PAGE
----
I hear beacons!

Discussion in 'QRP Corner' started by KC3JIN, Jun 8, 2018.

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  1. KC3JIN

    KC3JIN Ham Member QRZ Page

    Have been operating from a park near my home (EL29KV) because the new job allows me plenty of time off.

    Two days ago on a STL I heard K4JEE/B, 571 miles away. Yesterday on a wire in a tree I managed to hear WA6APQ/B, 1380-some miles off. Both were on 10 meters, both running less than 30w to vertical antennas. This is a good reminder (for me too!) That bands do open, and there isnt much that'll match actually turning on your radio!
    KB2SMS and K2CAJ like this.
  2. K8JD

    K8JD Ham Member QRZ Page

    Ten M has unpredictable and sometimes brief, E openings, and beacons, sometimes, are the only way to know if the band is open. Another trick is listening to 27 MHz band , it is a lot busier than ham bands.
  3. KB7PWJ

    KB7PWJ Ham Member QRZ Page

    THIS. You gotta get on to know what's out there. Forty years ago we called it "deadbanding", but that's a term -- and a sport -- I haven't heard about in decades.

    The great drawback to all the conditions reports we can access these days is it dissuades us from even trying when the official thumbs are down.

    First, that means we miss out on lots of great QSOs that don't happen to be DX. Everything that glitters is not DX. Some of the most memorable contacts I've had were domestic -- including an exhilarating two-hour ragchew with a fellow five miles away I'd never met, on 20m groundplane, in the middle of a raging sunstorm. We were both so into working the far side of the planet we literally didn't know the other one existed over there, right next door.

    And second, if I had a nickel for every time I've called on a "dead" band... only to have DX fall right on my head. Conditions change second to second. It's entirely possible -- common, even -- for flash openings to hook you up long enough to trade reports. OM might be gone next time you sign over, but those few seconds are thrilling.

    Heck, just check your RBN reports. You're getting out. I routinely get pinned on the East Coast, pumping 8W forward to a random wire on a "closed" band from here on the West Coast. Only reason nobody answers is because the band is "dead".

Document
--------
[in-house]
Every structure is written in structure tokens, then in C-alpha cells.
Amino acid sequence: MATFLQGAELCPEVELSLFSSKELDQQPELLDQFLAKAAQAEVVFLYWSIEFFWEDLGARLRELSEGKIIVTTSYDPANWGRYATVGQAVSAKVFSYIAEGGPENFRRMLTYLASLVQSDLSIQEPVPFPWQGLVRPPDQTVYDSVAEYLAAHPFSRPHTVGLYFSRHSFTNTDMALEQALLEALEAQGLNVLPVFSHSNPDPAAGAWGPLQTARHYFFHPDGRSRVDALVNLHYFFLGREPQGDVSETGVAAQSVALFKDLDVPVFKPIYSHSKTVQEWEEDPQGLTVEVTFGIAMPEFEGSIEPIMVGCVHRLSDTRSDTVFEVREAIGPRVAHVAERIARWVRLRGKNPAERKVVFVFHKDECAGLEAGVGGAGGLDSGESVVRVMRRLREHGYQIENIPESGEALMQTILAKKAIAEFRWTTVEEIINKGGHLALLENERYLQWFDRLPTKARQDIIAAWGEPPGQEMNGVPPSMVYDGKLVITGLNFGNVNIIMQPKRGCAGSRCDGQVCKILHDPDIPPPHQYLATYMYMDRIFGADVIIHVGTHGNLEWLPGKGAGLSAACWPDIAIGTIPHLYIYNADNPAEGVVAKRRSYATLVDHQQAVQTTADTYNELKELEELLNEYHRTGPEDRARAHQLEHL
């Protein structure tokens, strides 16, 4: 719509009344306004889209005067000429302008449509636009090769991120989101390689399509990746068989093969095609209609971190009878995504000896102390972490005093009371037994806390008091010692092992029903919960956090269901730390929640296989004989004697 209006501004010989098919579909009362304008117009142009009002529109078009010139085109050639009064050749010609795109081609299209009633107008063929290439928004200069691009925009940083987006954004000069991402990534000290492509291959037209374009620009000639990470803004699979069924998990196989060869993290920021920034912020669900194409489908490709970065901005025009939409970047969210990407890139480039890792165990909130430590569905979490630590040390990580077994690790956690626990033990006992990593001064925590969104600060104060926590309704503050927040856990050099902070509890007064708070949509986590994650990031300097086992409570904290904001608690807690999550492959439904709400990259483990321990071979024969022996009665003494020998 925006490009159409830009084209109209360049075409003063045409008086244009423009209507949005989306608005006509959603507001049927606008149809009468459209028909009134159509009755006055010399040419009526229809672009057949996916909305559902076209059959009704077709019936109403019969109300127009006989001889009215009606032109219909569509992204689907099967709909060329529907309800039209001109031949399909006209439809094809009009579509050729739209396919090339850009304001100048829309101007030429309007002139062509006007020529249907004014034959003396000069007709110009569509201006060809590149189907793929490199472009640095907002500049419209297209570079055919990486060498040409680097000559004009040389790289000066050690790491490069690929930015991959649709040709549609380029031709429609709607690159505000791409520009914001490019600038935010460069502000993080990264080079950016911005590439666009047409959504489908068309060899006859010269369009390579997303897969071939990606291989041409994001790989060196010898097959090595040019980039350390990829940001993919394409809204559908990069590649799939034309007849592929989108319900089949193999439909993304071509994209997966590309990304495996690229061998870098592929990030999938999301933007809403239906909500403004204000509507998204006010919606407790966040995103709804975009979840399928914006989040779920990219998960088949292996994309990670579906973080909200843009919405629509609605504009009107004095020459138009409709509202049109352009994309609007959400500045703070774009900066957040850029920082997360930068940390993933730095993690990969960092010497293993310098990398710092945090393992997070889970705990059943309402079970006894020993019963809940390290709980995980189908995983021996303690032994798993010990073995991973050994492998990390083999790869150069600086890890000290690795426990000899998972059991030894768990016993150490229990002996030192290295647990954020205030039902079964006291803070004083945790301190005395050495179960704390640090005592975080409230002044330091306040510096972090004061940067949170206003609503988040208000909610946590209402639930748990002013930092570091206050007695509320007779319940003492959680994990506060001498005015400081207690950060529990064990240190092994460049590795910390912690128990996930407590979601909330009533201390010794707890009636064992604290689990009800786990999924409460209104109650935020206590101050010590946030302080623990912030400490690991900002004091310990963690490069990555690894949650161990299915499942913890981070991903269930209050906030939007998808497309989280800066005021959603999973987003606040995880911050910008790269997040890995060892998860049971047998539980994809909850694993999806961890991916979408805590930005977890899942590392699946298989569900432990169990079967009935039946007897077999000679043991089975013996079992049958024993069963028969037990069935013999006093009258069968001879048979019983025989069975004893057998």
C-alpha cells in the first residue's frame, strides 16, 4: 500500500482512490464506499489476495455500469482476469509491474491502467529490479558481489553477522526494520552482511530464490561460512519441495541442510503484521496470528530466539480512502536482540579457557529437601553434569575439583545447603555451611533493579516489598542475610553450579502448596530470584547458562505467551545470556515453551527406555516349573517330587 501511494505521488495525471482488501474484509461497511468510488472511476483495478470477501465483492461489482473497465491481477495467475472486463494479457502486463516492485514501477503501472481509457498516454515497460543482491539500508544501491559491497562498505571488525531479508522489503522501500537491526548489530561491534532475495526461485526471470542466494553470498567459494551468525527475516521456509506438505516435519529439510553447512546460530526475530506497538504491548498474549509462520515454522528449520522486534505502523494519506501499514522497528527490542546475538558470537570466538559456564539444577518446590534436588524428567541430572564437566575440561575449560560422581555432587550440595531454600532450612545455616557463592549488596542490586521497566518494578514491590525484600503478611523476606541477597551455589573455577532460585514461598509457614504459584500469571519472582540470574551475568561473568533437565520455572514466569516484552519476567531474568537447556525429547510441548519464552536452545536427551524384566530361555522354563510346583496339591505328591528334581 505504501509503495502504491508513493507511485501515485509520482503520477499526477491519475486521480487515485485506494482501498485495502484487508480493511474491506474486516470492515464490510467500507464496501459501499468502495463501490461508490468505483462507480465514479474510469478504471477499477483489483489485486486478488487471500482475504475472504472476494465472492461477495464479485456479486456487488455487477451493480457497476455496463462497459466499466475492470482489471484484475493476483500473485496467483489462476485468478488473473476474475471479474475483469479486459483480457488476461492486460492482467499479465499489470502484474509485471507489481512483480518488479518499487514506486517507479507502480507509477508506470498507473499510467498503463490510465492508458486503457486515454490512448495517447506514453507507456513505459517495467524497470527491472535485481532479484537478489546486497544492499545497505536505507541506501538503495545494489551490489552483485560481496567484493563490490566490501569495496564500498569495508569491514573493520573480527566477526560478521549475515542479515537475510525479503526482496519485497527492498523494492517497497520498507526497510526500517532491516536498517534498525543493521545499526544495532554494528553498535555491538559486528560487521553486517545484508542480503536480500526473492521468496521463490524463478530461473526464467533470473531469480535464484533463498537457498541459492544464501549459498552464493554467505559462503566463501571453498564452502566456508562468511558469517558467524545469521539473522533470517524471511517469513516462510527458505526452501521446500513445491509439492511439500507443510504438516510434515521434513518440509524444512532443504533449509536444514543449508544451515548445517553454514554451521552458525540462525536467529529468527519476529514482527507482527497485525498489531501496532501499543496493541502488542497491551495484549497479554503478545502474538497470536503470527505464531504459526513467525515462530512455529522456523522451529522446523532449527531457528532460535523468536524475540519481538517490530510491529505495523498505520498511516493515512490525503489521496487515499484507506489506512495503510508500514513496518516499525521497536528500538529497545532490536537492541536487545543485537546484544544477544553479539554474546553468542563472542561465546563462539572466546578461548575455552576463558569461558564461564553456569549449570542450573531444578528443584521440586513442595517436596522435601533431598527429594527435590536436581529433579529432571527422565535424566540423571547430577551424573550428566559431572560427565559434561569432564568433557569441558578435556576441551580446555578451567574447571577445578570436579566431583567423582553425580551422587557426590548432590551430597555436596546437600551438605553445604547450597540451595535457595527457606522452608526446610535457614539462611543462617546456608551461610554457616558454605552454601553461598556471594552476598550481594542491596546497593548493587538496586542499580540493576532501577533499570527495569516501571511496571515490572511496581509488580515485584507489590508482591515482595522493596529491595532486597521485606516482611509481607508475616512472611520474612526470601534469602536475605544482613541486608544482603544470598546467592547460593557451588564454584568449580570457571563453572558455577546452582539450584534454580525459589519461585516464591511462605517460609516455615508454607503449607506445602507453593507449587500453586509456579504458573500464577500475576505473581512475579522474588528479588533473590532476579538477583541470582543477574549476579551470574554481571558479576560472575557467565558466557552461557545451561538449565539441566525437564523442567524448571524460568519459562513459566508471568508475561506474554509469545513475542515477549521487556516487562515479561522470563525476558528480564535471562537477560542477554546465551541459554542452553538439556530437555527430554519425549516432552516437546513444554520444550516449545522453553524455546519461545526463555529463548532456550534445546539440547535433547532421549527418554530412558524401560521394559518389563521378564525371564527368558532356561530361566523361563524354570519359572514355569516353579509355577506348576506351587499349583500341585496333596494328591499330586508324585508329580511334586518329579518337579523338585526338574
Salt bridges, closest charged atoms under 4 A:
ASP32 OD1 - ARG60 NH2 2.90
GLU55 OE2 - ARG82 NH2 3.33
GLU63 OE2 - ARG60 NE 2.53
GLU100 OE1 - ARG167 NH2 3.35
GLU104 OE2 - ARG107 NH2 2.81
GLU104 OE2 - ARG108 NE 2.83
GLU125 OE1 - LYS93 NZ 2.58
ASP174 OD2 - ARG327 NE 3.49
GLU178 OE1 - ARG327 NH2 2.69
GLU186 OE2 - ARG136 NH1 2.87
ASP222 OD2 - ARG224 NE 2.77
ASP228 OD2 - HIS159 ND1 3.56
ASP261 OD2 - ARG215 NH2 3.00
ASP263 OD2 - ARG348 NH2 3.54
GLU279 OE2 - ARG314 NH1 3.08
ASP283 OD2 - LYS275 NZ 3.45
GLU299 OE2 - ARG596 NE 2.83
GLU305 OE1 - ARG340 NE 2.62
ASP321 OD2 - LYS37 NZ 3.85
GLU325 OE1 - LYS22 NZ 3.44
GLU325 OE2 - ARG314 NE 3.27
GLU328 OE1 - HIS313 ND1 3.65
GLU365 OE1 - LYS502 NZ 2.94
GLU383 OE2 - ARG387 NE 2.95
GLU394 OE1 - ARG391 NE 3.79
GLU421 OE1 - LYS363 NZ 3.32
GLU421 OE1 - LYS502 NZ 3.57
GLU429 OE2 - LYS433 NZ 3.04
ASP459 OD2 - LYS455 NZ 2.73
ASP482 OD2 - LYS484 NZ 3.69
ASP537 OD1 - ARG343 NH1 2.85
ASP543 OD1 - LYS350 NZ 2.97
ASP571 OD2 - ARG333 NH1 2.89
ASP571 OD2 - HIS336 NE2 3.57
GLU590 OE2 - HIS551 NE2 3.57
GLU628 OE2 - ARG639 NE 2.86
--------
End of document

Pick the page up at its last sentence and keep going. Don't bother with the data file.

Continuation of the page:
And the only reason the band is dead is because no-one answers.
    K2CAJ likes this.
  4. KC3JIN

    KC3JIN Ham Member QRZ Page

    So when 27mhz goes from a bucket of lobsters on cocaine to a whole swimming pool..... Well I suppose it makes sense :)

    I've never been spotted on RBN, and frankly I wonder if it's because I'm too QRS (call as fast as you can hear, right, so for me that's right around 10wpm) or maybe my fist stinks!

    Maybe the other lesson is to set up on accepted calling freqs and give a holler. Better odds that way.
  5. KD8ZM

    KD8ZM Ham Member QRZ Page

    One way to find out is to send code to a computer program and see if it can decode you accurately. If it can't, your fist is the issue; but fear not, that can be corrected.
  6. KC3JIN

    KC3JIN Ham Member QRZ Page

    Please do tell. I meant to ask back when this thread wasnt so old and forgot til someone on another spoke of calling CQ DEAD BAND.. it reminded me!
  7. K8JD

    K8JD Ham Member QRZ Page

    My old MFJ Grandmaster keyer has a "repeat" function so I can program a CQ call (I do CQ x3 and my call x2 and K) into one memory and let it play it over and over with a long pause for listening between each CQ, .
    I do this for maybe 10 minutes on a totally "dead" band and sometimes I can get a reply. and have a nice QSO. Sometimes nothing, and I can come back in a while and try again.
    Bands I have been calling on are 10, 12 and 80M in the daytime and 60M at night..Maybe open to somewhere but nobody thinks they are.
  8. N1OOQ

    N1OOQ Ham Member QRZ Page

    I have pretty good luck "deadbanding" on 15m. Never knew it had a name.

    Anyone have much luck with CW contacts on 10m? I rarely make any there, although SSB is busy occasionally.
    KC3JIN likes this.
  9. KB7PWJ

    KB7PWJ Ham Member QRZ Page

    Well, it's really very simple: when the band is "dead", you call anyway.

    In theory the sport was to see how far you could get anyway, i.e., redefining your definition of "DX" according to circumstances. And the news was often surprising. Dead bands can open and close just like normal ones; sometimes we landed actual DX through all that noise, which as you can imagine was bragging rights for a month.

    But in reality it often just meant having great QSOs with hams you'd probably never work otherwise because they were too close. 10M is the best example; before 2M became a thing, we used to use that for local comm on the off-cycle. The first repeaters (or first I ever heard of) were on 10M. First mobile rigs, too.

    Deadbanding was a matter of some pride back in the day. I suspect the DX obsession of the current service is yet another symptom of "too much money". Once we had ready access to towers and linears and super-fancy rigs, we didn't have to take what we could get so much. So we got addicted to dessert. Anyway, that's what a lot of ham radio looks like to me now: bigger-louder-farther.

    Incidentally, I'm out there deadbanding again, so listen for me. (Never stopped, really.) Just the other day I worked an OM in Alaska from Washington, on a very indifferent 20M band, using only 8W and a random wire. He was amazed. Also nailed a 30M QSO with Serbia under very similar conditions (but 100W that time).

    All CW, of course; it's all I do.

    KC3JIN and N1OOQ like this.
  10. KC3JIN

    KC3JIN Ham Member QRZ Page

    I actually just got my first key. Listen for me :D

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